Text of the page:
The recent right-to-repair smartphone ruling will also affect farm and industrial equipment


Last week, the tech press made a big deal out of a ruling by the Librarian of Congress and the U.S. Copyright Office to allow consumers to break vendors’ digital rights management (DRM) schemes in order to fix their own smartphones and digital voice assistants. According to The Washington Post, for example, the ruling — which goes into effect Oct. 28 — was a big win for consumer right-to-repair advocates. 

Big news for vehicles

That promises to save millions of consumers some coin, but it may have a far bigger impact on a much smaller cohort: farmers, construction companies, fleet managers and other companies that now have legal permission to fix their motorized land vehicles (cars, tractors, and so on — owners of boats and airplanes are still out of luck).

As I noted in a Network World post earlier this year, many farmers have been struggling to get full benefits of the IoT technology built into their tractors because of restrictions written into their end-user license agreements (EULA). That can limit their use of the information generated about their own farming practices and also keep them from repairing their own equipment without calling in the vendor, as noted by Motherboard. The most publicized issue comes from John Deere, which argued that letting farmers fix their own equipment could lead to music piracy (no, not a joke).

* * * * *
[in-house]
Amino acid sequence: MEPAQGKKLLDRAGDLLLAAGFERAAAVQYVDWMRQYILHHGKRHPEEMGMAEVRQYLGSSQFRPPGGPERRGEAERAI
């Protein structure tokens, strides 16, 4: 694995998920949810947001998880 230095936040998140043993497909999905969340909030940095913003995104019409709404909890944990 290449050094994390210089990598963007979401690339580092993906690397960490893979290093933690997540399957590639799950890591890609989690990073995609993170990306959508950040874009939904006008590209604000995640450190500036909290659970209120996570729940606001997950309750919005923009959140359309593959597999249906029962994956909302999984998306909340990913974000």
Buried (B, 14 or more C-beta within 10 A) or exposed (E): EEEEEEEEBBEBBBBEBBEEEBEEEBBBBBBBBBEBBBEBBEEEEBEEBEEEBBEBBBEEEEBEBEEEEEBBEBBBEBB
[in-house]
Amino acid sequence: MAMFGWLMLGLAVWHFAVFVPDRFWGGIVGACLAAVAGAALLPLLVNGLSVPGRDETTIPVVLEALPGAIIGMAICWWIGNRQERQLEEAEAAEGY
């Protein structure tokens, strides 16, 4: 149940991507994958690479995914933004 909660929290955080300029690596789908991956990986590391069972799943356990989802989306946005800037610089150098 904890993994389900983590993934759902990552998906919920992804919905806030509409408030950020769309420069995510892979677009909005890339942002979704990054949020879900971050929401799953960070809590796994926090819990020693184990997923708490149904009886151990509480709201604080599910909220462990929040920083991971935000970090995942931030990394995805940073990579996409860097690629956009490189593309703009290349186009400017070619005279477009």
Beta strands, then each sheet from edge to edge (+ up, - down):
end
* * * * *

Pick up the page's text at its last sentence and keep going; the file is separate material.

Also on Network World: Big trouble down on the IoT farm

The new ruling may not give farmers ownership of their farming data, but at least they now have the right to ignore the DRMs and fix their own machines — or to hire independent repair services to do the job — instead of paying “dealer prices” to the vendors’ own repair crews.

Per Motherboard, the new ruling “allows breaking digital rights management (DRM) and embedded software locks for ‘the maintenance of a device or system … in order to make it work in accordance with its original specifications’ or for ‘the repair of a device or system … to a state of working in accordance with its original specifications.’”

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